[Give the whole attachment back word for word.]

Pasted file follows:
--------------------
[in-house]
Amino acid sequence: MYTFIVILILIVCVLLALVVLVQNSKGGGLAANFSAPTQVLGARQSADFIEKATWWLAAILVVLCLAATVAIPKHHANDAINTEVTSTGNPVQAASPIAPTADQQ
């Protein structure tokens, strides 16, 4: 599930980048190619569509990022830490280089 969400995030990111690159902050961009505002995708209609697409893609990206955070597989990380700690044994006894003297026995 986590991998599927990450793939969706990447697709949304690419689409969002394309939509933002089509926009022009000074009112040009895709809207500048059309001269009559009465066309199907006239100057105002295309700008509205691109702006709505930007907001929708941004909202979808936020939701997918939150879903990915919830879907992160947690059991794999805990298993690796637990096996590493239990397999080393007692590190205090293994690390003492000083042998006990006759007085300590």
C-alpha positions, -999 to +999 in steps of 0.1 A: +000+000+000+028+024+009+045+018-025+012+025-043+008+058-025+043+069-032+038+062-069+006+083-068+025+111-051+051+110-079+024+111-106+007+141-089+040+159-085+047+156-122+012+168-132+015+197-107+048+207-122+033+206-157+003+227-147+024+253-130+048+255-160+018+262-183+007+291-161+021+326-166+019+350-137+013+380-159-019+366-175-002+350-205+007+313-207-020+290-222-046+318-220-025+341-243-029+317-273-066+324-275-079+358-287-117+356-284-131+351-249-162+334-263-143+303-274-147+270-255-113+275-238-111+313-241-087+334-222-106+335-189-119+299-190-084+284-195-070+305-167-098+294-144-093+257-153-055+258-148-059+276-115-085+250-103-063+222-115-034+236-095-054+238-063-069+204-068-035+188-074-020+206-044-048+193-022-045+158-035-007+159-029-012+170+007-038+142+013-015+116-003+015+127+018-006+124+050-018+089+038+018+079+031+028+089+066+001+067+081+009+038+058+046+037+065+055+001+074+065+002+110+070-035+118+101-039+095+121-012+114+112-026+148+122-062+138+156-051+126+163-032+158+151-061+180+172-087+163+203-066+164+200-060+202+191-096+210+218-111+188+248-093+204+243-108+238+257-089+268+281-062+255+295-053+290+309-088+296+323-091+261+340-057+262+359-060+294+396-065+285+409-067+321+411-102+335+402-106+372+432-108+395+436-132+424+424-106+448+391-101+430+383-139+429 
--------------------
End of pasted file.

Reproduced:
[in-house]
Amino acid sequence: MYTFIVILILIVCVLLALVVLVQNSKGGGLAANFSAPTQVLGARQSADFIEKATWWLAAILVVLCLAATVAIPKHHANDAINTEVTSTGNPVQAASPIAPTADQQ
């Protein structure tokens, strides 16, 4: 599930980048190619569509990022830490280089 969400995030990111690159902050961009505002995708209609697409893609990206955070597989990380700690044994006894003297026995 986590991998599927990450793939969706990447697709949304690419689409969002394309939509933002089509926009022009000074009112040009895709809207500048059309001269009559009465066309199907006239100057105002295309700008509205691109702006709505930007907001929708941004909202979808936020939701997918939150879903990915919830879907992160947690059991794999805990298993690796637990096996590493239990397999080393007692590190205090293994690390003492000083042998006990006759007085300590």
C-alpha positions, -999 to +999 in steps of 0.1 A: +000+000+000+028+024+009+045+018-025+012+025-043+008+058-025+043+069-032+038+062-069+006+083-068+025+111-051+051+110-079+024+111-106+007+141-089+040+159-085+047+156-122+012+168-132+015+197-107+048+207-122+033+206-157+003+227-147+024+253-130+048+255-160+018+262-183+007+291-161+021+326-166+019+350-137+013+380-159-019+366-175-002+350-205+007+313-207-020+290-222-046+318-220-025+341-243-029+317-273-066+324-275-079+358-287-117+356-284-131+351-249-162+334-263-143+303-274-147+270-255-113+275-238-111+313-241-087+334-222-106+335-189-119+299-190-084+284-195-070+305-167-098+294-144-093+257-153-055+258-148-059+276-115-085+250-103-063+222-115-034+236-095-054+238-063-069+204-068-035+188-074-020+206-044-048+193-022-045+158-035-007+159-029-012+170+007-038+142+013-015+116-003+015+127+018-006+124+050-018+089+038+018+079+031+028+089+066+001+067+081+009+038+058+046+037+065+055+001+074+065+002+110+070-035+118+101-039+095+121-012+114+112-026+148+122-062+138+156-051+126+163-032+158+151-061+180+172-087+163+203-066+164+200-060+202+191-096+210+218-111+188+248-093+204+243-108+238+257-089+268+281-062+255+295-053+290+309-088+296+323-091+261+340-057+262+359-060+294+396-065+285+409-067+321+411-102+335+402-106+372+432-108+395+436-132+424+424-106+448+391-101+430+383-139+429 